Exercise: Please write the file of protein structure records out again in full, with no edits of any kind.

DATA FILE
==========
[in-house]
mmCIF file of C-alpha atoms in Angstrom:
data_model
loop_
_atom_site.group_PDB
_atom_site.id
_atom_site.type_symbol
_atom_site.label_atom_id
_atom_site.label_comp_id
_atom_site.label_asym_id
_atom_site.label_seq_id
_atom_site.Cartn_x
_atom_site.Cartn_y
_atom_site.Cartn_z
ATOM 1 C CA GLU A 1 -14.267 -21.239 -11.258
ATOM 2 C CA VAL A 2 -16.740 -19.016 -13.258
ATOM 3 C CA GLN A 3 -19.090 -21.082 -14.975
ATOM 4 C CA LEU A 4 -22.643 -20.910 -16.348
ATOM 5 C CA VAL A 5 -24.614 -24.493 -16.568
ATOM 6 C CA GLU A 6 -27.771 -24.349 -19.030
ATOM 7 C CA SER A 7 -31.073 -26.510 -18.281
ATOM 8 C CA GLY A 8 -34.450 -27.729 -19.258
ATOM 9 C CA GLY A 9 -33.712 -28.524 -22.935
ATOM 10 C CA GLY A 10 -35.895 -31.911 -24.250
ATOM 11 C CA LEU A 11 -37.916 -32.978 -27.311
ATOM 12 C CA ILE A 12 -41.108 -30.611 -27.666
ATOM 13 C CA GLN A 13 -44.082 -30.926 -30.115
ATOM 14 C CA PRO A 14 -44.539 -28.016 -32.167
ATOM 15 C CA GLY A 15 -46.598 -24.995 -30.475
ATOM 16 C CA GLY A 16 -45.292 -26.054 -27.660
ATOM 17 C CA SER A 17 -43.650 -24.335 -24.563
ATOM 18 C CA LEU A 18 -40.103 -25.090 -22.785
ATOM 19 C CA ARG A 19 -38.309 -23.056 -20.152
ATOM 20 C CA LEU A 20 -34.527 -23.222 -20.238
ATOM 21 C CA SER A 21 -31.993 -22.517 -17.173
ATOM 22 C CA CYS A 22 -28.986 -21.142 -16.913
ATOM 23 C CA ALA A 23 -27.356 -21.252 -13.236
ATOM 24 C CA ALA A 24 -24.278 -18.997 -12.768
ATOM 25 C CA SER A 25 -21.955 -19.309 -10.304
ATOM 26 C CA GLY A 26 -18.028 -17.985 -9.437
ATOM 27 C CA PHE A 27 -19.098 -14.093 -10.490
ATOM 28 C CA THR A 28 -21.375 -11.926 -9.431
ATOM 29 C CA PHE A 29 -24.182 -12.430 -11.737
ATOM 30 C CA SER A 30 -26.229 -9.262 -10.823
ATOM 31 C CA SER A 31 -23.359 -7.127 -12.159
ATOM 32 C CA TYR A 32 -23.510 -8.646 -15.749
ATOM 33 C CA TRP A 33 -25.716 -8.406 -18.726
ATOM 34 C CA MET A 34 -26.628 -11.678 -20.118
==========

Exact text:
[in-house]
mmCIF file of C-alpha atoms in Angstrom:
data_model
loop_
_atom_site.group_PDB
_atom_site.id
_atom_site.type_symbol
_atom_site.label_atom_id
_atom_site.label_comp_id
_atom_site.label_asym_id
_atom_site.label_seq_id
_atom_site.Cartn_x
_atom_site.Cartn_y
_atom_site.Cartn_z
ATOM 1 C CA GLU A 1 -14.267 -21.239 -11.258
ATOM 2 C CA VAL A 2 -16.740 -19.016 -13.258
ATOM 3 C CA GLN A 3 -19.090 -21.082 -14.975
ATOM 4 C CA LEU A 4 -22.643 -20.910 -16.348
ATOM 5 C CA VAL A 5 -24.614 -24.493 -16.568
ATOM 6 C CA GLU A 6 -27.771 -24.349 -19.030
ATOM 7 C CA SER A 7 -31.073 -26.510 -18.281
ATOM 8 C CA GLY A 8 -34.450 -27.729 -19.258
ATOM 9 C CA GLY A 9 -33.712 -28.524 -22.935
ATOM 10 C CA GLY A 10 -35.895 -31.911 -24.250
ATOM 11 C CA LEU A 11 -37.916 -32.978 -27.311
ATOM 12 C CA ILE A 12 -41.108 -30.611 -27.666
ATOM 13 C CA GLN A 13 -44.082 -30.926 -30.115
ATOM 14 C CA PRO A 14 -44.539 -28.016 -32.167
ATOM 15 C CA GLY A 15 -46.598 -24.995 -30.475
ATOM 16 C CA GLY A 16 -45.292 -26.054 -27.660
ATOM 17 C CA SER A 17 -43.650 -24.335 -24.563
ATOM 18 C CA LEU A 18 -40.103 -25.090 -22.785
ATOM 19 C CA ARG A 19 -38.309 -23.056 -20.152
ATOM 20 C CA LEU A 20 -34.527 -23.222 -20.238
ATOM 21 C CA SER A 21 -31.993 -22.517 -17.173
ATOM 22 C CA CYS A 22 -28.986 -21.142 -16.913
ATOM 23 C CA ALA A 23 -27.356 -21.252 -13.236
ATOM 24 C CA ALA A 24 -24.278 -18.997 -12.768
ATOM 25 C CA SER A 25 -21.955 -19.309 -10.304
ATOM 26 C CA GLY A 26 -18.028 -17.985 -9.437
ATOM 27 C CA PHE A 27 -19.098 -14.093 -10.490
ATOM 28 C CA THR A 28 -21.375 -11.926 -9.431
ATOM 29 C CA PHE A 29 -24.182 -12.430 -11.737
ATOM 30 C CA SER A 30 -26.229 -9.262 -10.823
ATOM 31 C CA SER A 31 -23.359 -7.127 -12.159
ATOM 32 C CA TYR A 32 -23.510 -8.646 -15.749
ATOM 33 C CA TRP A 33 -25.716 -8.406 -18.726
ATOM 34 C CA MET A 34 -26.628 -11.678 -20.118